Taking a relaxing walk, walking to the store, or even simply walking from your job to the parking lot can be dangerous. Here are some tips to help you avoid dangerous situations while walking. We're not suggesting that you walk through life being paranoid. We simply want you to be aware so you can avoid dangerous situations.
The most important defensive tool is "awareness." Knowing what's going on around you can keep you from becoming a victim. Jeff Cooper, author of Principles of Personal Defense , developed a color code that defines different levels of awareness. He classified the levels into four colors: white, yellow, orange and red. (For a link to a site that explains more about the color code, see below).
White is a completely relaxed state. This level should only be used when you are safe at home with the doors locked.
Yellow is a state of relaxed alertness. You are alert and aware of your surroundings. Your head is up and you are looking around and being observant. You are not expecting to be attacked, but you are aware that it could happen.
When you leave your home, be sure to mentally "flip the switch" from white to yellow. Most attackers are looking for someone who appears to be timid, unsure and unaware. Psychiatrists have found that the right body language (looking alert and walking with confidence) will make attackers think twice about approaching you. Get into the habit of walking confidently. Keep your head up. Be alert and aware of your surroundings.
Walk with a friend or coworker. Just remember to remain alert. It's easy to get talked up in conversation and forget to be aware of your surroundings.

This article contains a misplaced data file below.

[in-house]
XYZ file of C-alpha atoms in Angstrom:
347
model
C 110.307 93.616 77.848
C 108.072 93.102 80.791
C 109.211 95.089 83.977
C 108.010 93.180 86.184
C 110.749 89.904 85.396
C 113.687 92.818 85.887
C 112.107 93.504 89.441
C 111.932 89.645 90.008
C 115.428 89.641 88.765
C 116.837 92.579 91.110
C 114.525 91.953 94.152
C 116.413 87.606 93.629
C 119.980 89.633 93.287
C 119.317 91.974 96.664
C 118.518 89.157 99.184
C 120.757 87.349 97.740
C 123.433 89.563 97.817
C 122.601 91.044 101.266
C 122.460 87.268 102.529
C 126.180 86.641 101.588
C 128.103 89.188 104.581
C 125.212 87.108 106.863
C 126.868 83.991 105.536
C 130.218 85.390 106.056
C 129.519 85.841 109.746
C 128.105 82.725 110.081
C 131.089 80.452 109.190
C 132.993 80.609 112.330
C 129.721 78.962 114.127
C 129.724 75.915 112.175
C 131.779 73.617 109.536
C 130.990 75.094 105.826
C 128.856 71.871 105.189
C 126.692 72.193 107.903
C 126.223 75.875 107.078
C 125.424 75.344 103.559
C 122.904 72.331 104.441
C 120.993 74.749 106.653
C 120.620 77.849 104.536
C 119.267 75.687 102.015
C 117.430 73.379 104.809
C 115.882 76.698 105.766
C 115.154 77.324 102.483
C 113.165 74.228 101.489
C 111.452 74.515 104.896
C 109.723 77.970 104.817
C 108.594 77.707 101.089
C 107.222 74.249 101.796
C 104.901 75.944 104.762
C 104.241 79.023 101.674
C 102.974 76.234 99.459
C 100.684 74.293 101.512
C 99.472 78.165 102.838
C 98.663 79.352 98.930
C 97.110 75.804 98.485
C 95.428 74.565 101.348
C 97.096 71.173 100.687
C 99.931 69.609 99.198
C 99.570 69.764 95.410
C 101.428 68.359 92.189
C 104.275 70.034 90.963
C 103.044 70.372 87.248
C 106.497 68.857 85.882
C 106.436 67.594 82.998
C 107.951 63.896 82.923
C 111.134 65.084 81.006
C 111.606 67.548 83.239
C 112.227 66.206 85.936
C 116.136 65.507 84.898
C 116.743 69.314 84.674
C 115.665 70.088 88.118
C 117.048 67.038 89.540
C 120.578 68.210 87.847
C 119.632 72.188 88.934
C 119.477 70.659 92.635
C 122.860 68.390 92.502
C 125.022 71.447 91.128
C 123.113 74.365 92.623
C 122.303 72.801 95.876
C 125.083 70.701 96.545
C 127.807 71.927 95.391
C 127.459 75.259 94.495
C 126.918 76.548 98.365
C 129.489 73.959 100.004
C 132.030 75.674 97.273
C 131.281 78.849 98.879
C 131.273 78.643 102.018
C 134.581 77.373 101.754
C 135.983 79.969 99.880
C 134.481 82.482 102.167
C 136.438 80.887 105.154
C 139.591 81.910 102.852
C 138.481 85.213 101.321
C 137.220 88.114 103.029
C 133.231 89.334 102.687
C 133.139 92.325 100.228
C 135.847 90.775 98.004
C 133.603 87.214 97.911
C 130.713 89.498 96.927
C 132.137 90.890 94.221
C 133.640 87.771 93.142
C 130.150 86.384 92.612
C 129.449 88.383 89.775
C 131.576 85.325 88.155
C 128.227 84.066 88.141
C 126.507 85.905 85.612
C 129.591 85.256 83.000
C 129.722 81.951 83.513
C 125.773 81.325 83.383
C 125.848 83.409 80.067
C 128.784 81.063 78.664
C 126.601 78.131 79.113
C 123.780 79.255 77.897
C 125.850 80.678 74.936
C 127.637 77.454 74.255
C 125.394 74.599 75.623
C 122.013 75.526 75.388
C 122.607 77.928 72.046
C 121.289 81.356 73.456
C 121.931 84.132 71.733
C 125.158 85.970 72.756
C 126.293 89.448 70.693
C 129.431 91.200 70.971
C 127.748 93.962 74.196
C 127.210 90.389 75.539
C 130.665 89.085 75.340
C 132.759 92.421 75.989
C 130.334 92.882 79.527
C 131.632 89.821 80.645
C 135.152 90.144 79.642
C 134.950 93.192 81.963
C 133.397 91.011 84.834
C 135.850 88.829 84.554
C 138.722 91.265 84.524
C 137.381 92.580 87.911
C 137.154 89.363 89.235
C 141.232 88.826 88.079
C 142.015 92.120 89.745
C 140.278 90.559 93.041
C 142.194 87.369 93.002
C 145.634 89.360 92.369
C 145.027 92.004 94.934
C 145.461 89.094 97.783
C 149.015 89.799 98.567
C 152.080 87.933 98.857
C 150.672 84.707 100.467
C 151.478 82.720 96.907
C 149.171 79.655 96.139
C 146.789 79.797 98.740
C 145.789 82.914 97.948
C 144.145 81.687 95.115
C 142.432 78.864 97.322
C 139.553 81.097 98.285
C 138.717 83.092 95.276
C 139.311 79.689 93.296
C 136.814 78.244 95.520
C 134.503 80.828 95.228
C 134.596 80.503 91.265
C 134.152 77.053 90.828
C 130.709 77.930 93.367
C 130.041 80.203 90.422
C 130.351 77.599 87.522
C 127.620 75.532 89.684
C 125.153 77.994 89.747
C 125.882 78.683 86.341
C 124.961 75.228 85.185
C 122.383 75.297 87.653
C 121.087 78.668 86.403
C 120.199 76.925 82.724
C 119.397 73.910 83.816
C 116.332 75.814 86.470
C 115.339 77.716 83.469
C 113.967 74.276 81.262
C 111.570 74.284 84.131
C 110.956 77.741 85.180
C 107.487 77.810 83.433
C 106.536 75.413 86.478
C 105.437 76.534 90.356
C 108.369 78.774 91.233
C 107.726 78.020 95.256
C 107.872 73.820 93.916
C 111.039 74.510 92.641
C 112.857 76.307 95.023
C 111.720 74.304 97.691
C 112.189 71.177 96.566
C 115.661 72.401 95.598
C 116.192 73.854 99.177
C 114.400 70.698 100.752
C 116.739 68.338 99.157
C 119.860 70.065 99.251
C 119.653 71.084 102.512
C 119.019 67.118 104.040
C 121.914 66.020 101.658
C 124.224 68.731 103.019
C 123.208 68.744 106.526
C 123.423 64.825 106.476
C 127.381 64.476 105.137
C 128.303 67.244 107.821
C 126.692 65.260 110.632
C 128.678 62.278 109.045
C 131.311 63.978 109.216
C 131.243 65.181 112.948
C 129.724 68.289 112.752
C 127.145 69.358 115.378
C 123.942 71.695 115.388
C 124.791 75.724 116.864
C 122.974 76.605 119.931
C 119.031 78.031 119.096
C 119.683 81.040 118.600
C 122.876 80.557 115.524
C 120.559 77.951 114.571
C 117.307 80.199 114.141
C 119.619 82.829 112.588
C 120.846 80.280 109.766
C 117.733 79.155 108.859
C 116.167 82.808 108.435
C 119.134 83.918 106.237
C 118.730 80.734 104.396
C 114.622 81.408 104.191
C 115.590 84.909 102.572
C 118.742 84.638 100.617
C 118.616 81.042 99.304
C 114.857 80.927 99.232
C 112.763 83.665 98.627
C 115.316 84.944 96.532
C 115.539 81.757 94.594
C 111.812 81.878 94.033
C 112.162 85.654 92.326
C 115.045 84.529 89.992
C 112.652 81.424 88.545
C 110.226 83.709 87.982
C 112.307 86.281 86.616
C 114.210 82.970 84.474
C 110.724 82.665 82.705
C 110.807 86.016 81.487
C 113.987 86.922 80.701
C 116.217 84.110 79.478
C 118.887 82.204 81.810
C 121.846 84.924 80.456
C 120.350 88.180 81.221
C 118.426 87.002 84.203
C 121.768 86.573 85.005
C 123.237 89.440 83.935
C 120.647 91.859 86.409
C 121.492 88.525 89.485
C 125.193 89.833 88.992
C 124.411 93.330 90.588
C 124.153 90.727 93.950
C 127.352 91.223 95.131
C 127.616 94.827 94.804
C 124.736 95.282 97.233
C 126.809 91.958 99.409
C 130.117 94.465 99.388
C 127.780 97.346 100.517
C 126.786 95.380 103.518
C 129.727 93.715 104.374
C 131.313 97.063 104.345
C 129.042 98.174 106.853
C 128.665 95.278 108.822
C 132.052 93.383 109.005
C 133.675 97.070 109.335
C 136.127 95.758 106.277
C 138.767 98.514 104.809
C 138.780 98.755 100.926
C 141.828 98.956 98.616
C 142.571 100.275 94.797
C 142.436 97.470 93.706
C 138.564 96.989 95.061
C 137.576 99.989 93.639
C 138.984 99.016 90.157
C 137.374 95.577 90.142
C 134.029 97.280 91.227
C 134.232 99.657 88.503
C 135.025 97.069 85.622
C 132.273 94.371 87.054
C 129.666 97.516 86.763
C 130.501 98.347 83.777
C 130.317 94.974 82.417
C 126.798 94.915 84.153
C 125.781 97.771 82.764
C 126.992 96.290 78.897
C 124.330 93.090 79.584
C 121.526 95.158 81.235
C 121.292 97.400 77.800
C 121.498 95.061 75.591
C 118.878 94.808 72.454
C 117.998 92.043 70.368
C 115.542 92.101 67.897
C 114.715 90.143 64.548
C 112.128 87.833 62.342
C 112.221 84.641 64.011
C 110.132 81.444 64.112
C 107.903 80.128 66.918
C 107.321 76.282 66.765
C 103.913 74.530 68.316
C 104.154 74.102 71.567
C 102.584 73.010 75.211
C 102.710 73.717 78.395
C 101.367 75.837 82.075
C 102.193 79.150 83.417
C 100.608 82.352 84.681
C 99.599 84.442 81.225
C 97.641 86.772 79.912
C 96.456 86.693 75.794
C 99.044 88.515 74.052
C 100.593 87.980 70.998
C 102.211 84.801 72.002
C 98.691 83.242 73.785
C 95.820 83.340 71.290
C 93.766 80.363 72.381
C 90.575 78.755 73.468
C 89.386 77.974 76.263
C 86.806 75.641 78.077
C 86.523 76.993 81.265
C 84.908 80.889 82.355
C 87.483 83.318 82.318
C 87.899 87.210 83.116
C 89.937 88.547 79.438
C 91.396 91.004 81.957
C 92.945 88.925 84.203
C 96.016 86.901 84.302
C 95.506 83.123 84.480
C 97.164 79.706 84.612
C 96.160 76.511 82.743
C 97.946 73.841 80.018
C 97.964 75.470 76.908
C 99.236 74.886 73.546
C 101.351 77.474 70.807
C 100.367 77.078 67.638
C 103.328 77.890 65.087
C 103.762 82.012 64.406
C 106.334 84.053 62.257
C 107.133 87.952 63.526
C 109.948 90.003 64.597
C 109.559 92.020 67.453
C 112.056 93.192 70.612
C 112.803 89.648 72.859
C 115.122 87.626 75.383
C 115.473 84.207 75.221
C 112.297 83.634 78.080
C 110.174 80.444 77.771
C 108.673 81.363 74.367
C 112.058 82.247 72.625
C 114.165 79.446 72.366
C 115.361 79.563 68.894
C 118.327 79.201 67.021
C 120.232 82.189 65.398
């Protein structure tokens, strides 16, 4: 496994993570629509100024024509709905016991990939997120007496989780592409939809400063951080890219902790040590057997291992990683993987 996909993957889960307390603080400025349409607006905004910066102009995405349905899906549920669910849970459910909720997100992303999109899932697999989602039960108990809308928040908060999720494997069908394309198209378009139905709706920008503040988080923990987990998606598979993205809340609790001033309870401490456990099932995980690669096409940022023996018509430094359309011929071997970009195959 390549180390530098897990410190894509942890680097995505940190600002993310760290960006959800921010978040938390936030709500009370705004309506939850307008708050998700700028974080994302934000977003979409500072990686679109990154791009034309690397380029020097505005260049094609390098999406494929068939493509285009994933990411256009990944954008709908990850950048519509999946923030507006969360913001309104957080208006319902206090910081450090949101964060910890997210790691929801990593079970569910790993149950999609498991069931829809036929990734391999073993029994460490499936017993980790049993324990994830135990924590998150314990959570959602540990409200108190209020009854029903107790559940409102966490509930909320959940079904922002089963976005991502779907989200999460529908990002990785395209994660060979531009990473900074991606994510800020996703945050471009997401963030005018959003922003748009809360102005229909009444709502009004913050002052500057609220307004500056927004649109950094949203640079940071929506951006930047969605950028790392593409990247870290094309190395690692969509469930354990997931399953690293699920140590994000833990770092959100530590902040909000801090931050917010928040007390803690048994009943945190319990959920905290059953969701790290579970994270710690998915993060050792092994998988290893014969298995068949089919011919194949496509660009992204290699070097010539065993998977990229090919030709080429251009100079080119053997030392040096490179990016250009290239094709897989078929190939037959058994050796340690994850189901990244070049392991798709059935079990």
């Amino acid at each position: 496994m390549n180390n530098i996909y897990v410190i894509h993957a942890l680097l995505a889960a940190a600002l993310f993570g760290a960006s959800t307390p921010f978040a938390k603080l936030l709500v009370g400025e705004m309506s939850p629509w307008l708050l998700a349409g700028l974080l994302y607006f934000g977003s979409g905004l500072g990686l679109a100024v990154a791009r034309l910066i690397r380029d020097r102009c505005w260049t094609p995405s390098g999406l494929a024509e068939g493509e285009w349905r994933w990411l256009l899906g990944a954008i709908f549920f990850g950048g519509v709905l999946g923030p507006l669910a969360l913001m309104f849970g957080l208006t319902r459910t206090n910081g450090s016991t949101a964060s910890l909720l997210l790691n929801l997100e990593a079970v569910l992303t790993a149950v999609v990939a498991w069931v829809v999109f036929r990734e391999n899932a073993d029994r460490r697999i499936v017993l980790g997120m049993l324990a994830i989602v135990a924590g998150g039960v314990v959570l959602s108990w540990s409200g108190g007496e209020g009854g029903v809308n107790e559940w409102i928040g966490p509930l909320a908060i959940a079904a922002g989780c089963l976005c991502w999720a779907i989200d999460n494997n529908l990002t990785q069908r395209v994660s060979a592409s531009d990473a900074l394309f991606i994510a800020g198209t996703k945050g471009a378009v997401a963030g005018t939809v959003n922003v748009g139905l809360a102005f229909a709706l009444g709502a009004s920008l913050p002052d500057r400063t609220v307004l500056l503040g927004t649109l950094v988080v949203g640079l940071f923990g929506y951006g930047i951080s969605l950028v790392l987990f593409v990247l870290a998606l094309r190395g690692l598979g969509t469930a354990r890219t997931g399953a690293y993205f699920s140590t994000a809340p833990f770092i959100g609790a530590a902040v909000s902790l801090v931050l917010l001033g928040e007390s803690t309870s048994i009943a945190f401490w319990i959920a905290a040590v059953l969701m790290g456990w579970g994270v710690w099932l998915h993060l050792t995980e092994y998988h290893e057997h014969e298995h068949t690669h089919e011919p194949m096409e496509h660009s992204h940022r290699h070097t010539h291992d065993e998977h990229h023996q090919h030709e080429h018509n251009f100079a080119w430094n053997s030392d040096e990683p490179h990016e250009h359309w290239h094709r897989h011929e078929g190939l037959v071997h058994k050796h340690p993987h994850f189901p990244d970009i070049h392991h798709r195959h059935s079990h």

Whenever possible, stick to populated routes with good lighting. Take a route that you are familiar with. Become familiar with stores, service stations and other safe places along the route.
If you get lost, do not stop on the sidewalk to look at a map or your phone. Go into a building like a store or restaurant to get your bearings. You'll be less vulnerable to thugs that way.
Do not walk close to parked vehicles that have people sitting in them, especially if the engine is running. Cross the road if necessary and remain aware of them. Likewise, if you spot a suspicious person or group of people, do not walk through them or next to them. Consider crossing the street.
Do NOT walk alone at night when you are upset or have been drinking. Your awareness level will be low and you will be a walking target.
Do not wear anything on your head that restricts your peripheral vision (like a hood, for example).
Stay off your phone. When you are on the phone, you are devoting your attention to the conversation instead of your environment. You can not possibly have 100% awareness if you're carrying on a conversation. Without it's an emergency, wait until you are somewhere stationary and safe before texting or phoning someone.
Face oncoming traffic. You'll be able to see what's coming toward you and vehicles will not be able to approach you undetected.